Sweet William

Memories from a troubled childhood

“Tom?’ I asked as Simon and Garfunkel’s ‘Cecelia’, one of my favourites, faded into Mungo Jerry’s In the Summertime.
“What’s up, baby brother?’ He called from the top bunk.
I hated it when he called me that and he knew it, which is why he carried on doing it, of course.
“Turn the radio up a bit, I can’t hear it.”
Tom had bought the radio from saved pocket money, and so controlled the volume. The sound level decreased. He could be a real pain in the bum sometimes.
A few minutes later I asked. “What’s a closet?”
“Bloody hell boy. You know what a closet is.”
He turned, and the bunk-beds creaked in protest. We had outgrown the beds but our room was too small to separate them. I had to live with nightmare visions of Tom’s bed collapsing on top of mine and crushing me to death in the process. Some night’s I didn’t sleep very well.
“Yeah, I understand it’s a wardrobe,” I said, “but what does it mean when a bloke comes out of a closet?’
“Oh, I see. It means he’s just told everyone he’s gay. You know-–queer.”
“Why would he do that? Wouldn’t he want to keep it a secret?”
“Yeah, it’s part of this new Gay Rights thing. There’s a load of celebs doing it. You know, militant poofs who want to shout it from the rooftops.”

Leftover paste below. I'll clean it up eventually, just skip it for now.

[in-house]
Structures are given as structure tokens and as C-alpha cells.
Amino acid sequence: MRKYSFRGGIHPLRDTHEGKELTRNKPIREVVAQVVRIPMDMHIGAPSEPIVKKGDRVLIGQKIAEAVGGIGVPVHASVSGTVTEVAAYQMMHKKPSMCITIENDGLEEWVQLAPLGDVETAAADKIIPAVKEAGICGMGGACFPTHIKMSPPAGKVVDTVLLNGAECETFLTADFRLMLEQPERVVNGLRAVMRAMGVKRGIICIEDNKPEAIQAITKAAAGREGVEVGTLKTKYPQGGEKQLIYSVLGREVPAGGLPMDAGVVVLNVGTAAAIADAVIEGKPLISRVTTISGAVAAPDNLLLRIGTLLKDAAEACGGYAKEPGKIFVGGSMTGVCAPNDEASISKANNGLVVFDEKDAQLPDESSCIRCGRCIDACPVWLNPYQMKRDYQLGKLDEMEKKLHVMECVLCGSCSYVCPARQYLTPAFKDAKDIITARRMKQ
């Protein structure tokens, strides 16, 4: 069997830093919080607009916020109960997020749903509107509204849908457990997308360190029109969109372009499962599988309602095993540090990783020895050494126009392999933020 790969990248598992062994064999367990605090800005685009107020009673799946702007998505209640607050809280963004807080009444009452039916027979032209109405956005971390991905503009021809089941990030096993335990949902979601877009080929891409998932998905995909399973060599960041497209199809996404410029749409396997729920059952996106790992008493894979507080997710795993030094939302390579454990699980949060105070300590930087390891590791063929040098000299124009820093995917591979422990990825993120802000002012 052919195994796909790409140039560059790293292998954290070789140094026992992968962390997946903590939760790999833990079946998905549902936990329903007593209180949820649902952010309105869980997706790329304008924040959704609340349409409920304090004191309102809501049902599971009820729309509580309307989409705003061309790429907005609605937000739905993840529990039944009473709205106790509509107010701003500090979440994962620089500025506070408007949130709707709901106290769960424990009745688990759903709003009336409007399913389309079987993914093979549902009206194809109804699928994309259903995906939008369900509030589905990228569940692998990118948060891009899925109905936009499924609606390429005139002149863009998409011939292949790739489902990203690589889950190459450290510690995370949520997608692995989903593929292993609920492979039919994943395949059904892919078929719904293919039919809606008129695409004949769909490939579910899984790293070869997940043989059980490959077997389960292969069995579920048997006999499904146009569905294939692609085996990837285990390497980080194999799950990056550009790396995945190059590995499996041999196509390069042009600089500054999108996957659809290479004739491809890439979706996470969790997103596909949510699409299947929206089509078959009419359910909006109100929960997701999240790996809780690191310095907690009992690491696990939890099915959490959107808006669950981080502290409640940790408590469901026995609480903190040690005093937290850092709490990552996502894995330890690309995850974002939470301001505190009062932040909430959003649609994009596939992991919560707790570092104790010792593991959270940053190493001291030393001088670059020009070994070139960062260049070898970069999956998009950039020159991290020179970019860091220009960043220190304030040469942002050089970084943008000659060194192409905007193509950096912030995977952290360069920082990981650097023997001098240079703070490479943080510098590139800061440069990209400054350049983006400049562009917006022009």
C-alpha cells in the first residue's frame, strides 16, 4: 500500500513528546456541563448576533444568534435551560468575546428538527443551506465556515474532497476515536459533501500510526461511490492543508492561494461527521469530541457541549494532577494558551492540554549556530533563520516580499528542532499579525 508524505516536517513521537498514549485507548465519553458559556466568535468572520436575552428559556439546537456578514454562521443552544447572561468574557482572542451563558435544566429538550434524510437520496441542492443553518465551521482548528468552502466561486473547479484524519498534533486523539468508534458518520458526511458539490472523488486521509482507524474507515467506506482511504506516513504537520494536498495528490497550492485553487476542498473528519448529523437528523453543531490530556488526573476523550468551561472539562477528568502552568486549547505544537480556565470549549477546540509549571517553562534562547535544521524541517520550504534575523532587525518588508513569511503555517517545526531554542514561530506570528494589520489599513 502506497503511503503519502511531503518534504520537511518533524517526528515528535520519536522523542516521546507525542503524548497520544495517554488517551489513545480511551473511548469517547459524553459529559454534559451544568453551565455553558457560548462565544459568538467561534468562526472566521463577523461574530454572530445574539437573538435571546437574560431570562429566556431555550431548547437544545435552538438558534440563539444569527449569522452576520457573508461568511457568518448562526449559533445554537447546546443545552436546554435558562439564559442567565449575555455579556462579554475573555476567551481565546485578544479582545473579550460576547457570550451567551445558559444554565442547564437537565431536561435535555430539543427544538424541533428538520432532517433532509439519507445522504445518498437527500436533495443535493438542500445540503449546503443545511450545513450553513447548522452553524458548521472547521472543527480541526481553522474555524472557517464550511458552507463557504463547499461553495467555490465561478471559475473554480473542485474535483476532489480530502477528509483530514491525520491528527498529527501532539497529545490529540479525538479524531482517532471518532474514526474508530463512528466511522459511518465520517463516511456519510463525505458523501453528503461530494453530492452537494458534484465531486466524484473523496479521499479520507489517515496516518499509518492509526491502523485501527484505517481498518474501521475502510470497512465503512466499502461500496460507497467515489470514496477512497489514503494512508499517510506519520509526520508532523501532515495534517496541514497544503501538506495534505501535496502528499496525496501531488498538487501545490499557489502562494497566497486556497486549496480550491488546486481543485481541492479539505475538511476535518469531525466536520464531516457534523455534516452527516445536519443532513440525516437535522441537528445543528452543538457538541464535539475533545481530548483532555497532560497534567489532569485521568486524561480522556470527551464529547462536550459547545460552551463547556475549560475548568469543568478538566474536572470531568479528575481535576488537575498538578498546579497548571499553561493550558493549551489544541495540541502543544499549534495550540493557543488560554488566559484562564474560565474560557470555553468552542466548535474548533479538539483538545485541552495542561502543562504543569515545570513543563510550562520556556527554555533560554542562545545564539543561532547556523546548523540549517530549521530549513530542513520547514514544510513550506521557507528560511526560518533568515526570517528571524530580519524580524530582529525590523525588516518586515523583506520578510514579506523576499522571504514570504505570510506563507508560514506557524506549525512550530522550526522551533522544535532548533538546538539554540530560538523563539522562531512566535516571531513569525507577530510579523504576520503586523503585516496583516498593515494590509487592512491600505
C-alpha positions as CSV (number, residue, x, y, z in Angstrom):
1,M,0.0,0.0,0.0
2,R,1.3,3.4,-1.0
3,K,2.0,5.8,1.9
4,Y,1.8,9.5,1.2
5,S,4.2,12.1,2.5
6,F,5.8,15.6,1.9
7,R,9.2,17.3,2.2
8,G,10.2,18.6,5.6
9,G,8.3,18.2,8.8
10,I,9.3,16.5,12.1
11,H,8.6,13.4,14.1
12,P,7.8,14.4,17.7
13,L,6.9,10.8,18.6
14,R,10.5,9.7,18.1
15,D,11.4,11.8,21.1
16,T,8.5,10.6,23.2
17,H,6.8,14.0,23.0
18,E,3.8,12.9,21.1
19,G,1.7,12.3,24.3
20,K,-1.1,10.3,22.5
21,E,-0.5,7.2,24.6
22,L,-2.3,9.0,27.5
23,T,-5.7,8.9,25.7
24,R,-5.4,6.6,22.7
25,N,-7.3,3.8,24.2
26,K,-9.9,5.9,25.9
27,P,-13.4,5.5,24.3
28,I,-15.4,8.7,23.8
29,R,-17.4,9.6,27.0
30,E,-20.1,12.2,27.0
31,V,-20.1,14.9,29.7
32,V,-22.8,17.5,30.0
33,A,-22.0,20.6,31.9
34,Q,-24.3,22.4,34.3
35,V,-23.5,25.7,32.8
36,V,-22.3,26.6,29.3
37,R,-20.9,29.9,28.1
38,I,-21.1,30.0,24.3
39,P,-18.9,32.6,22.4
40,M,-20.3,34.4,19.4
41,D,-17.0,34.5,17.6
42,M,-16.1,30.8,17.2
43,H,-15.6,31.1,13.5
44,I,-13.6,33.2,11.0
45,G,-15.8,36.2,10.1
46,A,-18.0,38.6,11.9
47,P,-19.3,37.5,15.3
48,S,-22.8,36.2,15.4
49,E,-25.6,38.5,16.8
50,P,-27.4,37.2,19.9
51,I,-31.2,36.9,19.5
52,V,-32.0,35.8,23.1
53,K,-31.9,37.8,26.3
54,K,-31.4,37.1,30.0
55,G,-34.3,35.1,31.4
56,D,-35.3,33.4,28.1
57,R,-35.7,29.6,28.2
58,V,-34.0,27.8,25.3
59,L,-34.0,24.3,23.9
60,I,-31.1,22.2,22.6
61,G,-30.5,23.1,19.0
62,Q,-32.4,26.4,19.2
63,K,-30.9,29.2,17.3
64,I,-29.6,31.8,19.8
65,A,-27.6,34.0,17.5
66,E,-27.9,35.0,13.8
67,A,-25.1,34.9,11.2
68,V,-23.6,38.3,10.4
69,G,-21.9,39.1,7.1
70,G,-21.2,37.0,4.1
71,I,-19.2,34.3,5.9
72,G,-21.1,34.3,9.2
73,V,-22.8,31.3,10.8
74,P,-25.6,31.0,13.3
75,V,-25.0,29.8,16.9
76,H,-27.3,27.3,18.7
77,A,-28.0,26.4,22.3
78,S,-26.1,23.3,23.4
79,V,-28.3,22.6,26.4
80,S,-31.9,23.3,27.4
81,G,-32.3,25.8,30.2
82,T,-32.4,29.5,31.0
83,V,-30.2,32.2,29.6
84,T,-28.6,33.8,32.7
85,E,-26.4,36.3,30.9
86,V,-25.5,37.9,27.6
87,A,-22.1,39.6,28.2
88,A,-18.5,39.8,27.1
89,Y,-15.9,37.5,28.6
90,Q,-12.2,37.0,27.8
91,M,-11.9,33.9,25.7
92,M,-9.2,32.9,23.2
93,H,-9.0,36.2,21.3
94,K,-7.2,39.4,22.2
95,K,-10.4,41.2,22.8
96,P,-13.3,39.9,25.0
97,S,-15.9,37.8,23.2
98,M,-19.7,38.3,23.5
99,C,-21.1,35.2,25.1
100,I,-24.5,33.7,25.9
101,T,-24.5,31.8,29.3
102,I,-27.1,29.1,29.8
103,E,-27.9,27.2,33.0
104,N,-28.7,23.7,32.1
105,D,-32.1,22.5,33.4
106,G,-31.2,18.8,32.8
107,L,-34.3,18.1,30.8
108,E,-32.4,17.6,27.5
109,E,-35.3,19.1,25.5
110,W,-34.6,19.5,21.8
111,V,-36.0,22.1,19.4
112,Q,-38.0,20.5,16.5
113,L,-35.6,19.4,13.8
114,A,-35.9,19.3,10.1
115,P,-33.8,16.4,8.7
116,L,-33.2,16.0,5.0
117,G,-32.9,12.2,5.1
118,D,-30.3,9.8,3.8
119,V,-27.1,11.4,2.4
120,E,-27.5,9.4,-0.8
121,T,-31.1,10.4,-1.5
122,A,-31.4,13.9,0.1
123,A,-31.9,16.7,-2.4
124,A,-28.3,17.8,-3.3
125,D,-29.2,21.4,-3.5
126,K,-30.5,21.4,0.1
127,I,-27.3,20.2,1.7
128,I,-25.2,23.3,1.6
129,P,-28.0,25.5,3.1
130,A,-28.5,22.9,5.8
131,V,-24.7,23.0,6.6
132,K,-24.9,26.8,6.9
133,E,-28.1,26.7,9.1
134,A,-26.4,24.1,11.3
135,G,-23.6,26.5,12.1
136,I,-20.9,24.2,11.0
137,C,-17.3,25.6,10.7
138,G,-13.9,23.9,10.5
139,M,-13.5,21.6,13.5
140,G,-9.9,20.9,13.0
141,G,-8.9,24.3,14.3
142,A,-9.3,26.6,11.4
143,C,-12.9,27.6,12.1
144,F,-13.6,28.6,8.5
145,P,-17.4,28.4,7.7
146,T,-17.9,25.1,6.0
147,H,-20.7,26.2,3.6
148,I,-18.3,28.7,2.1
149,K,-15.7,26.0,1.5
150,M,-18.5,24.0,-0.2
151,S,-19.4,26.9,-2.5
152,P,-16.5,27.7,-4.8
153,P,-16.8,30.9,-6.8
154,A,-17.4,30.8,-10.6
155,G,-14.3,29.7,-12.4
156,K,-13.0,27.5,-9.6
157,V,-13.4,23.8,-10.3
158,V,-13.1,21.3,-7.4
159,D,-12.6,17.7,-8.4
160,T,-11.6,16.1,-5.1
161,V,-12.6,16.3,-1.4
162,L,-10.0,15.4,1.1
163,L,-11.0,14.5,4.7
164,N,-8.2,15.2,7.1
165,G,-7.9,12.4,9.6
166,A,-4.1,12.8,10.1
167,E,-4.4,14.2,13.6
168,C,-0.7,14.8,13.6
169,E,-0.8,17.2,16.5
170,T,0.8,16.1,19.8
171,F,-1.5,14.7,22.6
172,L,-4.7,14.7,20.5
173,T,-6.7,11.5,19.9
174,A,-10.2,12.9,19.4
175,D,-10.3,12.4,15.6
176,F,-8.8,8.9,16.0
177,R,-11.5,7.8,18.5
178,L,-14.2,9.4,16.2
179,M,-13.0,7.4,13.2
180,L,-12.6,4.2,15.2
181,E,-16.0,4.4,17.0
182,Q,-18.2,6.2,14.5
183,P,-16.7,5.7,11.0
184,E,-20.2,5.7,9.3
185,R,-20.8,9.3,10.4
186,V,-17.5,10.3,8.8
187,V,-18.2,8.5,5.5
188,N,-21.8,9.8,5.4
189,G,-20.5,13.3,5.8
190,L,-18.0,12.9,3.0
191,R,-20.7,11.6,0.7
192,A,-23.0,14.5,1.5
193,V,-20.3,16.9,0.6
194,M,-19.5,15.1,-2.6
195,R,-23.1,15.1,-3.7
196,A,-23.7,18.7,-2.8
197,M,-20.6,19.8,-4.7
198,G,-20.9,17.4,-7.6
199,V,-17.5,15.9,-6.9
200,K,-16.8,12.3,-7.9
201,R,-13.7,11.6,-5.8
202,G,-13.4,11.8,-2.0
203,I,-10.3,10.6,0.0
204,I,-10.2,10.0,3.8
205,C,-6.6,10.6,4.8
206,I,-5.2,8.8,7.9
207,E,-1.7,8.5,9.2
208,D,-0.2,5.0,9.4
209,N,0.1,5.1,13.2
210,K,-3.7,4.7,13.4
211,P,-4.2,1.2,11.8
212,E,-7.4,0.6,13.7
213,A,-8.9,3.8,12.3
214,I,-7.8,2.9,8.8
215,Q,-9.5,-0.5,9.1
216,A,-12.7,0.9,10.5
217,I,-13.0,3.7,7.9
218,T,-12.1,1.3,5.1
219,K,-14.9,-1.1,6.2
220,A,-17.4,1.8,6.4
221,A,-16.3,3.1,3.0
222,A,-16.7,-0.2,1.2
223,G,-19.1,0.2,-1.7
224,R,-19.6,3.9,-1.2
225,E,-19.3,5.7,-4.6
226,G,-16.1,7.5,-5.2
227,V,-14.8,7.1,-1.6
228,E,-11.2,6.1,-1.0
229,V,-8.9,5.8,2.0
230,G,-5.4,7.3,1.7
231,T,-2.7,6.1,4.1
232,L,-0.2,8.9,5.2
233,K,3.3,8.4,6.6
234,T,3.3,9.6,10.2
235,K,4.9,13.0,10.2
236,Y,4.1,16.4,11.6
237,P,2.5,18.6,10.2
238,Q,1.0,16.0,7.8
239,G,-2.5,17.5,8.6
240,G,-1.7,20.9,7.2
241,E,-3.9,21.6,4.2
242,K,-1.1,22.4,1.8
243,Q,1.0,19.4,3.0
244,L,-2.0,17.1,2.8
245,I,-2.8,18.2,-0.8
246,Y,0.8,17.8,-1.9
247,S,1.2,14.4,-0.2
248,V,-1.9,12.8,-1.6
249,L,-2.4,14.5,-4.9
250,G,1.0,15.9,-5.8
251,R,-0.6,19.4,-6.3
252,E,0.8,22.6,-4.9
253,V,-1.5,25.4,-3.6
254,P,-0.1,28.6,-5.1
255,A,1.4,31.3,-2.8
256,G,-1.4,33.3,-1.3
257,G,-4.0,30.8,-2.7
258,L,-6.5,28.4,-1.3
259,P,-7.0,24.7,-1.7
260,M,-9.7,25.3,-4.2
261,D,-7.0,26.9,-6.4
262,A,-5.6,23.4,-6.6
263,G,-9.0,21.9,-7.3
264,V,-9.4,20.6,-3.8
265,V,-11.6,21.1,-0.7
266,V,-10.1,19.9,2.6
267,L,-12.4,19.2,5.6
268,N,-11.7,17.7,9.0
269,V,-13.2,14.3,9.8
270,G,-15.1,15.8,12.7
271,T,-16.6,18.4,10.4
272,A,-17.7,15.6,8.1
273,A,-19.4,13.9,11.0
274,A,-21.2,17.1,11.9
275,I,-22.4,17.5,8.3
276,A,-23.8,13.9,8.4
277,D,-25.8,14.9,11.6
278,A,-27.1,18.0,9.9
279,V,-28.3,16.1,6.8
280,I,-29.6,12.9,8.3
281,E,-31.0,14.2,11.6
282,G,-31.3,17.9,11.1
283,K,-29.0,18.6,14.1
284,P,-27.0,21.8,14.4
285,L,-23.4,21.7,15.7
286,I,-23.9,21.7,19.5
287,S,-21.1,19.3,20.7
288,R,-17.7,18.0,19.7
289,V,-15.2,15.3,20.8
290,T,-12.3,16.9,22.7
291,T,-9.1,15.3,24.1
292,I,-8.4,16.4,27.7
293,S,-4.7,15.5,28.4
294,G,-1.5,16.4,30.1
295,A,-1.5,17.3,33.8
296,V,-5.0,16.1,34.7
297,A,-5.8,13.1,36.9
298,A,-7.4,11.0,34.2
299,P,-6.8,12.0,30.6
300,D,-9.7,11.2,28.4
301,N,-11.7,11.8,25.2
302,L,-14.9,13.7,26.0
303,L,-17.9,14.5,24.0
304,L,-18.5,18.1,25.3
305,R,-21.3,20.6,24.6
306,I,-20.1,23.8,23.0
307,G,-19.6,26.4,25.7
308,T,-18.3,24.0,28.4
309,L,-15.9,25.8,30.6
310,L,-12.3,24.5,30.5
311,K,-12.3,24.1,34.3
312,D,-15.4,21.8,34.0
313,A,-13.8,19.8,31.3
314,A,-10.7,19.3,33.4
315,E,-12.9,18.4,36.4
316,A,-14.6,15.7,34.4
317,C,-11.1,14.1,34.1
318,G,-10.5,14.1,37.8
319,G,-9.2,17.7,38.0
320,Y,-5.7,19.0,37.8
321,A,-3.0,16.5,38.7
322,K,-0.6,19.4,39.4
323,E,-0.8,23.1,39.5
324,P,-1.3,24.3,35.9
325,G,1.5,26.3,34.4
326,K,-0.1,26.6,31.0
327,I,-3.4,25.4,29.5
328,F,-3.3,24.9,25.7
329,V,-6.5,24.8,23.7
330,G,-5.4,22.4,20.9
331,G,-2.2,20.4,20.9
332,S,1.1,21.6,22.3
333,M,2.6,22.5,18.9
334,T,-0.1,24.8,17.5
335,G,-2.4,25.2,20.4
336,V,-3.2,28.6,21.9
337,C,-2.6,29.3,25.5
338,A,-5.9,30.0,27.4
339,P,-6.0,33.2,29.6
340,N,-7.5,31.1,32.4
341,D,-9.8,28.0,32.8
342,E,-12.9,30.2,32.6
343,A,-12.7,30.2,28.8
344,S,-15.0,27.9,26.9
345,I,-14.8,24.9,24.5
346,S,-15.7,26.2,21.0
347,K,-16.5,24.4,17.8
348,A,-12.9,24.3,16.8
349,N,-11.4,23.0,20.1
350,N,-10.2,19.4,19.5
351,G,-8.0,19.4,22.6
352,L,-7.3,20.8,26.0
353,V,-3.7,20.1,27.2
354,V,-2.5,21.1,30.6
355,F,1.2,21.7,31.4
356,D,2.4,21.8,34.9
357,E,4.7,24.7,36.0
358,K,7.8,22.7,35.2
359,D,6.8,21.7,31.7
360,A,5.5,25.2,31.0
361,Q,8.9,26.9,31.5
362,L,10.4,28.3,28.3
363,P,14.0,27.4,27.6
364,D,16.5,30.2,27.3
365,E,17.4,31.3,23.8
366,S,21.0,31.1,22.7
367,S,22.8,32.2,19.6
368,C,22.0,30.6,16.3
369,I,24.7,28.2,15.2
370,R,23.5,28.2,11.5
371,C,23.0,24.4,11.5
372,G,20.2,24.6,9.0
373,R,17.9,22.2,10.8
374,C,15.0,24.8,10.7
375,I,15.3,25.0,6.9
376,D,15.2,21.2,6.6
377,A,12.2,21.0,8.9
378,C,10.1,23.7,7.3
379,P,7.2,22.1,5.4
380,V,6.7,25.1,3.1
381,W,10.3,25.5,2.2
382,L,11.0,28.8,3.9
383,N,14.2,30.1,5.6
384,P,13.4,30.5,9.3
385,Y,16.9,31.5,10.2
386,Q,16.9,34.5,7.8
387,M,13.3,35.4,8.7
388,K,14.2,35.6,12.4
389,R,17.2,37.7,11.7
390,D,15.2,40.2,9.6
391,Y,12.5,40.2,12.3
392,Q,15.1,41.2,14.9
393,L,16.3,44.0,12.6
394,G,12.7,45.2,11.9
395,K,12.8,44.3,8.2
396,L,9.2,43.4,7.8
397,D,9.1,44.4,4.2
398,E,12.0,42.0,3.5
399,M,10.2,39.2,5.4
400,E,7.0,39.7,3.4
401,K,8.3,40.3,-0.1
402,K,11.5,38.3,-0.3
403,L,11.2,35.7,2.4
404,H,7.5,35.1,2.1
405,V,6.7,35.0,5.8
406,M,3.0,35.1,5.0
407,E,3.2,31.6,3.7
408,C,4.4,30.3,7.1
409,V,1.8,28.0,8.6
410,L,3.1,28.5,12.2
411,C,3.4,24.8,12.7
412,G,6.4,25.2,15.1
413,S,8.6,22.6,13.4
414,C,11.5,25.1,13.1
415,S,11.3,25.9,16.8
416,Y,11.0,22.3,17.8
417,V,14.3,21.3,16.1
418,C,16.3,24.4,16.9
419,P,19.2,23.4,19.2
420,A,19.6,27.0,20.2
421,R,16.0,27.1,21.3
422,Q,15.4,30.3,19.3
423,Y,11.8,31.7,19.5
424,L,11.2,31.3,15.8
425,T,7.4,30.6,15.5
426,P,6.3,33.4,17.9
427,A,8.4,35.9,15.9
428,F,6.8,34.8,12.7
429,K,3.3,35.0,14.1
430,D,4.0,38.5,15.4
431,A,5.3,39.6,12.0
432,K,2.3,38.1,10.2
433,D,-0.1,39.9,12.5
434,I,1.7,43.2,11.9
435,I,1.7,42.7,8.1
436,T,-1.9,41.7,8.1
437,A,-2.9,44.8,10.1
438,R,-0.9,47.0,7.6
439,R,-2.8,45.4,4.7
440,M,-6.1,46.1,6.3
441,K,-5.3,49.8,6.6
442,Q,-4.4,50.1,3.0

“Okay. Right.”
“Why do you ask?”
“Nothing. One of the guys at school said it about Elton John and David Bowie.” I should have known he wouldn’t leave it there, but I’ll never learn.
“You seem very interested in the subject. Are you gay, baby brother? I mean, you don’t have a girlfriend, do you? I’d better keep my back against the wall.” He tittered, and the bed protested again.
“No, I mumbled. Don’t have a girlfriend, but I’m not gay.”
“I know, and you don’t have a girlfriend because you’re fat.” He chuckled again.
“You can be a nasty bugger sometimes,” I mumbled.
Tom sneaked out an arm and rapped me on the head with his fist. He called it a ‘gaffer’s knock’. It was another thing I hated. I rubbed the sore spot and wondered whether I’d ever be big enough to thump him back and get away with it.
The radio burst into George Harrison’s “My sweet Lord”.
“Turn it up, Tom, I love this one.”
This time the volume racked up and we sang the song together, but not too loud. According to Tom, the walls in our Council House were paper thin, and the neighbours had the ability to hear a fart in a thunderstorm.
They had ‘Ears like Jodrell Bank’, according to Mum.


Every Sunday morning, Mum and Dad dragged us, kicking and screaming, to church. They’d done so ever since I could remember. We both hated going, but had to put up with the boredom. No choice to it in those days. Mum’s word was law and she had the devout Christian ethic of the true believer. Dad used to go along with her to keep the peace more than anything else.

To be continued…

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